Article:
And then there is, of course, the question about plausibility. How plausible is the assumption that acupuncture might affect a genetic autoimmune disease like psoriasis. The answer, I think, is that the assumption is highly unlikely.
In the above review, most of the 13 primary RCTs were from China. One of the few studies not conducted in China is this one:
56 patients suffering from long-standing plaque psoriasis were randomized to receive either active treatment (electrostimulation by needles placed intramuscularly, plus ear-acupuncture) or placebo (sham, ‘minimal acupuncture‘) twice weekly for 10 weeks. The severity of the skin lesions was scored (PASI) before, during, and 3 months after therapy. After 10 weeks of treatment the PASI mean value had decreased from 9.6 to 8.3 in the ‘active’ group and from 9.2 to 6.9 in the placebo group (p < 0.05 for both groups). These effects are less than the usual placebo effect of about 30%. There were no statistically significant differences between the outcomes in the two groups during or 3 months after therapy. The patient’s own opinion about the results showed no preference for ‘active’ therapy. It was also clear from the answers that the blinded nature of the study had not been discovered by the patients. In conclusion, classical acupuncture is not superior to sham (placebo) ‘minimal acupuncture‘ in the treatment of psoriasis.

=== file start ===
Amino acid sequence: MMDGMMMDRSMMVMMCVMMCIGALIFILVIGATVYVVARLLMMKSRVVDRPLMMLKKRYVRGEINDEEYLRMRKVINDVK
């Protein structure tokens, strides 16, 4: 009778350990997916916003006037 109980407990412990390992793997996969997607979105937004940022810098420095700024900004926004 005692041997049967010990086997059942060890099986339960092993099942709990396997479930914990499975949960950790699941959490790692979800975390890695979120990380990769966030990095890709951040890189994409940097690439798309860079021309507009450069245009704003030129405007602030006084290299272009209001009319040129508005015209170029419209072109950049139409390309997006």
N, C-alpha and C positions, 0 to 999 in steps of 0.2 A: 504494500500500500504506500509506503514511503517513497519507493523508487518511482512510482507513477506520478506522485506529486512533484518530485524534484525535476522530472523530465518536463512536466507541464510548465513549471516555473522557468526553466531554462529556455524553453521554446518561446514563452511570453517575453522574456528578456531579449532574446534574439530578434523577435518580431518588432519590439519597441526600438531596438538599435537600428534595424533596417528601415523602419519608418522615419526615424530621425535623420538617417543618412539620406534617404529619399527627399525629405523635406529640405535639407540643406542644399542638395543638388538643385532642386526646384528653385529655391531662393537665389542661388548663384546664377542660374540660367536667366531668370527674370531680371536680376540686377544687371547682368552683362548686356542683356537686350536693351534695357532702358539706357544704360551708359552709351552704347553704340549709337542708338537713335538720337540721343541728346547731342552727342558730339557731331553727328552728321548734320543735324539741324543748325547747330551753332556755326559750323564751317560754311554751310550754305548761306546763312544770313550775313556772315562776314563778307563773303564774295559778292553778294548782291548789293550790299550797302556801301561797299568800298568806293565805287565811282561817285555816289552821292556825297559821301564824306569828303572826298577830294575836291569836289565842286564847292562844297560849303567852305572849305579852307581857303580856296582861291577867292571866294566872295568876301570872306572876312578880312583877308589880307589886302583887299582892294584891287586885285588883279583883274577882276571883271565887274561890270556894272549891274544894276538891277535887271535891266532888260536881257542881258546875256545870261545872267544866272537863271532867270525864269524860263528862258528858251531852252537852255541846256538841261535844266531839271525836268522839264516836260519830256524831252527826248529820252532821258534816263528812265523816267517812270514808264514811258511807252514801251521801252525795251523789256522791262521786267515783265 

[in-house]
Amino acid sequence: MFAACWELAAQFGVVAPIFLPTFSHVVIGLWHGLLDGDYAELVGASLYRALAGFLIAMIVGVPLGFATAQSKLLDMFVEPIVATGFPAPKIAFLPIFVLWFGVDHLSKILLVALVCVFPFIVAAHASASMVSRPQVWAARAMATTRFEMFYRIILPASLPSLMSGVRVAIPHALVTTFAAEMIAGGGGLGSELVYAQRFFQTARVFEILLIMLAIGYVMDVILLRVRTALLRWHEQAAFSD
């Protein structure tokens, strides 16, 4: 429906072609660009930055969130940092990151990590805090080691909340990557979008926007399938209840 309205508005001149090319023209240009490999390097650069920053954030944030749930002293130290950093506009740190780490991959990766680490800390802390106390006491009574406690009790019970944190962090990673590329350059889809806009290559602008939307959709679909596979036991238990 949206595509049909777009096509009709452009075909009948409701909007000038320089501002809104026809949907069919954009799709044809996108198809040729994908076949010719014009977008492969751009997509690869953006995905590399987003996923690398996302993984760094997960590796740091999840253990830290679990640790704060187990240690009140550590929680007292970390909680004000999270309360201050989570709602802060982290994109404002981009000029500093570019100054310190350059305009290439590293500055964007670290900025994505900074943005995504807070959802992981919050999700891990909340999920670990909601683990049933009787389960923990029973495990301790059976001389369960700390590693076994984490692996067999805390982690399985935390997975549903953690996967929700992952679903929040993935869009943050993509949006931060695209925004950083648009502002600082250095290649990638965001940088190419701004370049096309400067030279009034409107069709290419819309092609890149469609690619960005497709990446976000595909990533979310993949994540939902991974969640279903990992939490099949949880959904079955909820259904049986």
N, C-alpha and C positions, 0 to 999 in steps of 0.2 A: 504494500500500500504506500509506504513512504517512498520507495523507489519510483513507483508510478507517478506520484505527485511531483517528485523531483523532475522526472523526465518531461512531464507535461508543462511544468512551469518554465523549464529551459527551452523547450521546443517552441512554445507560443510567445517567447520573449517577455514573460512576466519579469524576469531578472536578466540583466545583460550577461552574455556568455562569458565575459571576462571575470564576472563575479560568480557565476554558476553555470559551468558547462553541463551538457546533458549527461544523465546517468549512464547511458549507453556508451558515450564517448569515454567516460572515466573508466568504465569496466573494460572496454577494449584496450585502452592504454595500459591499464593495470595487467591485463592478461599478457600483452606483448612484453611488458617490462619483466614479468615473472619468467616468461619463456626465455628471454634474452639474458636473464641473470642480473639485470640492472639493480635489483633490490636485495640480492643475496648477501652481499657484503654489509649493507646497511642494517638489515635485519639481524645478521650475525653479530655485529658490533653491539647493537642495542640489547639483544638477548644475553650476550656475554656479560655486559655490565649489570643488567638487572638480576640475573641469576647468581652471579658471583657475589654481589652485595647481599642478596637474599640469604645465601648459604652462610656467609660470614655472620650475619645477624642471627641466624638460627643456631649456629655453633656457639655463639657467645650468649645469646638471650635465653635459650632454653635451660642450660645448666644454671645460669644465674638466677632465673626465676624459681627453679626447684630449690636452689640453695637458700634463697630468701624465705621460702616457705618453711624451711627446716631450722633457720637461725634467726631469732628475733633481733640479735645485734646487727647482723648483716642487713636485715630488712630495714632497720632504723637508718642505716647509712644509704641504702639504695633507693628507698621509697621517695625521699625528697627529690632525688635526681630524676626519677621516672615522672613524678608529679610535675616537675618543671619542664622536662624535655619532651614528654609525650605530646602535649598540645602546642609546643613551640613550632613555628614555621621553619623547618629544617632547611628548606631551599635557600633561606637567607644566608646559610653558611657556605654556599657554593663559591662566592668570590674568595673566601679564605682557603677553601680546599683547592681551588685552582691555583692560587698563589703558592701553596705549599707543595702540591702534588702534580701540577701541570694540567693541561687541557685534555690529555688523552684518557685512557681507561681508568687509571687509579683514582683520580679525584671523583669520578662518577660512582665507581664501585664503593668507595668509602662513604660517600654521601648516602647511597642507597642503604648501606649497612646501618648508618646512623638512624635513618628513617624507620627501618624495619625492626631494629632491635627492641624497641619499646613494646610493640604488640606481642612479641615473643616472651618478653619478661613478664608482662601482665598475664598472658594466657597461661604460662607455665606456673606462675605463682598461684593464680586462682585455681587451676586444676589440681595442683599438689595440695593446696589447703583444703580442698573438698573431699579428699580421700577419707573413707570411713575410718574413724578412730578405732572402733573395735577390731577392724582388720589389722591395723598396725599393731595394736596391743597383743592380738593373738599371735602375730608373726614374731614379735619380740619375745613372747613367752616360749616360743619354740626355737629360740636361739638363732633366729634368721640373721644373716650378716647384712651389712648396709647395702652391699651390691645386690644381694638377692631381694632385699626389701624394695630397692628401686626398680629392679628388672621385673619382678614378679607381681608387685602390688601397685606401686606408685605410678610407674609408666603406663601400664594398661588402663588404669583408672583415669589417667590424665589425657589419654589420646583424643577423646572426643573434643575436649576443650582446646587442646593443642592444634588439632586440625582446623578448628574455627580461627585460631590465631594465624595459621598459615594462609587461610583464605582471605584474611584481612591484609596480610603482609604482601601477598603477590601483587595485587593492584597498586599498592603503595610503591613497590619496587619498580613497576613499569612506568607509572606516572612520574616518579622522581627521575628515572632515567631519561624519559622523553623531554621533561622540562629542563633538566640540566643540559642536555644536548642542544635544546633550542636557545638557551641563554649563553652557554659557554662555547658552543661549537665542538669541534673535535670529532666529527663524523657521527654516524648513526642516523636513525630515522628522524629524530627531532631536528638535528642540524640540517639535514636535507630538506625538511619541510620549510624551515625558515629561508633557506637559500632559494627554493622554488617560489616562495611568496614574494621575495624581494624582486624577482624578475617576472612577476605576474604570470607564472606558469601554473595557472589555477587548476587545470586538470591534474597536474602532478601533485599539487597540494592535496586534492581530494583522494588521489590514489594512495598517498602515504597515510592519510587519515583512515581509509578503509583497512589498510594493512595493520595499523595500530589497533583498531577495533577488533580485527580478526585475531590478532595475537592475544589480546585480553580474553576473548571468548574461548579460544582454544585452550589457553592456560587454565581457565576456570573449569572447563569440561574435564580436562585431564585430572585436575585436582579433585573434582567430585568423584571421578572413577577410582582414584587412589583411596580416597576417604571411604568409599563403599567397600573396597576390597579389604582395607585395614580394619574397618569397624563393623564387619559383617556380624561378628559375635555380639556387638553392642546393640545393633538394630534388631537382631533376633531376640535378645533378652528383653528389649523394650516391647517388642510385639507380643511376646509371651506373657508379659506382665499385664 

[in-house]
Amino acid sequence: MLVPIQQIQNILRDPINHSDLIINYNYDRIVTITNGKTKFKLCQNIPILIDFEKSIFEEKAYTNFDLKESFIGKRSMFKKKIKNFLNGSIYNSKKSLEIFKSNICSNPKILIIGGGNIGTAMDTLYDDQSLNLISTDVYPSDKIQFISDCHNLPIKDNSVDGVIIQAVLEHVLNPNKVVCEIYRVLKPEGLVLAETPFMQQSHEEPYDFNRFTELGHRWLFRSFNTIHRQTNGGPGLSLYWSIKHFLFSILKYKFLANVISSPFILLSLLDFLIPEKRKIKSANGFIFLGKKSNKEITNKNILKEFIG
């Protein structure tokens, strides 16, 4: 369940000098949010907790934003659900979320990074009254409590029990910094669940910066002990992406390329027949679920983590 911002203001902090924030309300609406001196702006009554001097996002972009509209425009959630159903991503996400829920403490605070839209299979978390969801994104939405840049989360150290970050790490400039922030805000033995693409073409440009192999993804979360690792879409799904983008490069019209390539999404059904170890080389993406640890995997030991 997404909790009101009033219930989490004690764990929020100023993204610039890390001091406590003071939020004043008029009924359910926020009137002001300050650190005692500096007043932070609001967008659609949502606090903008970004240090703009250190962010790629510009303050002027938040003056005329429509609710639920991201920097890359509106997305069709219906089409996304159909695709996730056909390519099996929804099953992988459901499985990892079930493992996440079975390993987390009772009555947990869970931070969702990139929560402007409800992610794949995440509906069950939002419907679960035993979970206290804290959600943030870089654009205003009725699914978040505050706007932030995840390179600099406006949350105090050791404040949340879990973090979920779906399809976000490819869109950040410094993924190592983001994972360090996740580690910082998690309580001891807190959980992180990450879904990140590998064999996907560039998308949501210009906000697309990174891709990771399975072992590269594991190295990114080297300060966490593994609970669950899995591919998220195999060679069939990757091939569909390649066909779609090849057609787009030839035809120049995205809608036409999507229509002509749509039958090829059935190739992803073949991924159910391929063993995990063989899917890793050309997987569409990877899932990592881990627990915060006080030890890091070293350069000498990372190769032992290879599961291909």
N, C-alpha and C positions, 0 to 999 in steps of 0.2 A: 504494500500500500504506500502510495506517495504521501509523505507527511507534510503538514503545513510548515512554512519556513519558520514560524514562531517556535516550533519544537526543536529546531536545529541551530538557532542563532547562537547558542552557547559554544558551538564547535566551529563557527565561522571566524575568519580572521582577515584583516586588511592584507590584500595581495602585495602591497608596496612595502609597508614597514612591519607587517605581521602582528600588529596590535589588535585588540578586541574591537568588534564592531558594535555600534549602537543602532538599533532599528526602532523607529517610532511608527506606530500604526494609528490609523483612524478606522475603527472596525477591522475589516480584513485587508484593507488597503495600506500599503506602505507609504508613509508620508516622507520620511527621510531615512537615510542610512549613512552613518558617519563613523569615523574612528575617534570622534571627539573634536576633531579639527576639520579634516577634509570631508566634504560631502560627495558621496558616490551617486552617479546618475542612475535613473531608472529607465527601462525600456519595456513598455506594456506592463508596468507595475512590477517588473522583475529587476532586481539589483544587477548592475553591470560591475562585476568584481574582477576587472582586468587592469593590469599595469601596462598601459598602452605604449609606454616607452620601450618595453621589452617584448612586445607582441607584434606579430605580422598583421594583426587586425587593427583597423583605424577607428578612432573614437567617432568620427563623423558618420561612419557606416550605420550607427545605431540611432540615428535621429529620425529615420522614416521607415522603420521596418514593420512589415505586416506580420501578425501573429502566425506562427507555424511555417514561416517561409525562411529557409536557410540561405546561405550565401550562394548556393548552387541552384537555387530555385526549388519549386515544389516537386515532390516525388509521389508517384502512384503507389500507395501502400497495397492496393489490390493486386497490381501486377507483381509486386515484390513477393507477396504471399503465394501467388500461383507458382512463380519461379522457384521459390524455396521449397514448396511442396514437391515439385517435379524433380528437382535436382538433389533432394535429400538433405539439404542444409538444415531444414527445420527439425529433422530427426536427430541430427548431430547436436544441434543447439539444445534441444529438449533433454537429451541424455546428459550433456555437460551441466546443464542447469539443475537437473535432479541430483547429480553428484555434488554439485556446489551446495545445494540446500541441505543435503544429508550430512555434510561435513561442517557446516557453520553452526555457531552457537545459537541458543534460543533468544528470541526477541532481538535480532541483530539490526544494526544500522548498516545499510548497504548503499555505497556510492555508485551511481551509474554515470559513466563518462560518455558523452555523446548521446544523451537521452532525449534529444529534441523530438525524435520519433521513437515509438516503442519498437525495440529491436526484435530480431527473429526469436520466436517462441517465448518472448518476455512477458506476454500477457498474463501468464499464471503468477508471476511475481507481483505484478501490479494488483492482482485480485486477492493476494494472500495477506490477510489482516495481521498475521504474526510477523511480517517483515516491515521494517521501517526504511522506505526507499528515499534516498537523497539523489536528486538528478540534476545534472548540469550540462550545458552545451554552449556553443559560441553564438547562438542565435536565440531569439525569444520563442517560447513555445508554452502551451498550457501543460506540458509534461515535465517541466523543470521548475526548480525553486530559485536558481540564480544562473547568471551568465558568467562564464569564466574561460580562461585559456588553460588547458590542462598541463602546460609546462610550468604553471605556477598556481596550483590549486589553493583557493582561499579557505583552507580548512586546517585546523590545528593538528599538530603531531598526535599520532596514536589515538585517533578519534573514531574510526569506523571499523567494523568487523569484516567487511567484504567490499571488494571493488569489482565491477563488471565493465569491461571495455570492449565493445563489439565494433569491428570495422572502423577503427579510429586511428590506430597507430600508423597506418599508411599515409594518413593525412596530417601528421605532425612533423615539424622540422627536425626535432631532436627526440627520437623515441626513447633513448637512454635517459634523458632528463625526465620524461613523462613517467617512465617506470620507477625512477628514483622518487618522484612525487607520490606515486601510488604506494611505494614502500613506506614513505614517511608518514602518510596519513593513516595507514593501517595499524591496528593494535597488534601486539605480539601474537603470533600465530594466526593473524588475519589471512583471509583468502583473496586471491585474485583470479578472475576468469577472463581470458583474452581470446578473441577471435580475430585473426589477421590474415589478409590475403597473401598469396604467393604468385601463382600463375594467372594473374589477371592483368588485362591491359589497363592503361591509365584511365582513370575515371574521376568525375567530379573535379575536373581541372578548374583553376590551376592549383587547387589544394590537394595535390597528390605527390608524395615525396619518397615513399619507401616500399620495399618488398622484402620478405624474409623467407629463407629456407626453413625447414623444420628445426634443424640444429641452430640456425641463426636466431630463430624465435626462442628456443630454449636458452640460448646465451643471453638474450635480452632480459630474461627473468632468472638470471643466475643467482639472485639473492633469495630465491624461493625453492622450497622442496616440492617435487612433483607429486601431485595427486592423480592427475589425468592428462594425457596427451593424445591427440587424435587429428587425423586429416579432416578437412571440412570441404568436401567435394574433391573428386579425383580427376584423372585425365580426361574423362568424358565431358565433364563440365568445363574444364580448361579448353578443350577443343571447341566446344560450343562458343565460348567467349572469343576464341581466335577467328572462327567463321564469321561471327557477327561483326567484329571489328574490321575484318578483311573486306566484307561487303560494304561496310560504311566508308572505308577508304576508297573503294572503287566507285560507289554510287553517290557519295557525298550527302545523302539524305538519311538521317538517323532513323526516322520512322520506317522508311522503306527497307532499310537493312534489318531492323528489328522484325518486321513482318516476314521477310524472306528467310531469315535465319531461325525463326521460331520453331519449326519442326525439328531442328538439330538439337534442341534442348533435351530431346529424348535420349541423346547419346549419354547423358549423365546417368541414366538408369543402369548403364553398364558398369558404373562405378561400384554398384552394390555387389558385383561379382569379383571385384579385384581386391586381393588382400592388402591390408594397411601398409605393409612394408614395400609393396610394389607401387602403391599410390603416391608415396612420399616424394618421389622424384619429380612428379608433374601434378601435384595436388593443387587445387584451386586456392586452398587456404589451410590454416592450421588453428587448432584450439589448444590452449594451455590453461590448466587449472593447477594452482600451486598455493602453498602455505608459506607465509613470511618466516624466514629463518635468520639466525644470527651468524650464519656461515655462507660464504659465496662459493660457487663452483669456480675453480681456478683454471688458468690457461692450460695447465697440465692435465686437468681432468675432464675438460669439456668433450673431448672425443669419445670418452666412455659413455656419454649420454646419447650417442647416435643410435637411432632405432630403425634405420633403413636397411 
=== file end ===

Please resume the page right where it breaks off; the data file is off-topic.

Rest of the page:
Somehow, I trust these conclusions more than the ones from the review!
And somehow, I get very tired of journal editors failing to do their job of rejecting papers that evidently are embarrassing, unethical rubbish.
For many years, I have been impressed with the high quality and originality of chiropractic research. Here is the abstract of a particularly remarkable, new investigation.
The purpose of this study was to compare characteristics, likelihood to use, and actual use of chiropractic care for US survey respondents with positive and negative perceptions of doctors of chiropractic (DCs) and chiropractic care.
From a 2015 nationally representative survey of 5422 adults (response rate, 29%), we used respondents’ answers to identify those with positive and negative perceptions of DCs or chiropractic care. We used the χ2 test to compare other survey responses for these groups.
Positive perceptions of DCs were more common than those for chiropractic care, whereas negative perceptions of chiropractic care were more common than those for DCs. Respondents with negative perceptions of DCs or chiropractic care were less likely to know whether chiropractic care was covered by their insurance, more likely to want to see a medical doctor first if they were experiencing neck or back pain, less likely to indicate that they would see a DC for neck or back pain, and less likely to have ever seen a DC as a patient, particularly in the recent past. Positive perceptions of chiropractic care and negative perceptions of DCs appear to have greater influence on DC utilization rates than their converses.